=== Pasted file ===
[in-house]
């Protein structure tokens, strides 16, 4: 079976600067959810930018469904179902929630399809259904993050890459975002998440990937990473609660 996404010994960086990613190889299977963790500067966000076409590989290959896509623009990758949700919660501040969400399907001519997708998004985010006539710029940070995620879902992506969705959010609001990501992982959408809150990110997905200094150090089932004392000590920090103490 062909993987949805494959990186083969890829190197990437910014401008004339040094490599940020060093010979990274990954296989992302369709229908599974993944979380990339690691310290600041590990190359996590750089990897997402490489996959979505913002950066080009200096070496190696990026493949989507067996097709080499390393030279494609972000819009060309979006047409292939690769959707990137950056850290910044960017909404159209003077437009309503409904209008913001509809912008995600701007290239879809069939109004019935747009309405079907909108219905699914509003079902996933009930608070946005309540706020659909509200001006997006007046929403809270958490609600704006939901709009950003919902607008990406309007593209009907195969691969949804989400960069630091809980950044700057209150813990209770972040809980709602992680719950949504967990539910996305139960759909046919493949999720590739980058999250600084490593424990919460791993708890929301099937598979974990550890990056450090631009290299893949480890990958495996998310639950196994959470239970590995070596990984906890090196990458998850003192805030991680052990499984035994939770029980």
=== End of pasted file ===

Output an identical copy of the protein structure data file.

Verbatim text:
[in-house]
């Protein structure tokens, strides 16, 4: 079976600067959810930018469904179902929630399809259904993050890459975002998440990937990473609660 996404010994960086990613190889299977963790500067966000076409590989290959896509623009990758949700919660501040969400399907001519997708998004985010006539710029940070995620879902992506969705959010609001990501992982959408809150990110997905200094150090089932004392000590920090103490 062909993987949805494959990186083969890829190197990437910014401008004339040094490599940020060093010979990274990954296989992302369709229908599974993944979380990339690691310290600041590990190359996590750089990897997402490489996959979505913002950066080009200096070496190696990026493949989507067996097709080499390393030279494609972000819009060309979006047409292939690769959707990137950056850290910044960017909404159209003077437009309503409904209008913001509809912008995600701007290239879809069939109004019935747009309405079907909108219905699914509003079902996933009930608070946005309540706020659909509200001006997006007046929403809270958490609600704006939901709009950003919902607008990406309007593209009907195969691969949804989400960069630091809980950044700057209150813990209770972040809980709602992680719950949504967990539910996305139960759909046919493949999720590739980058999250600084490593424990919460791993708890929301099937598979974990550890990056450090631009290299893949480890990958495996998310639950196994959470239970590995070596990984906890090196990458998850003192805030991680052990499984035994939770029980």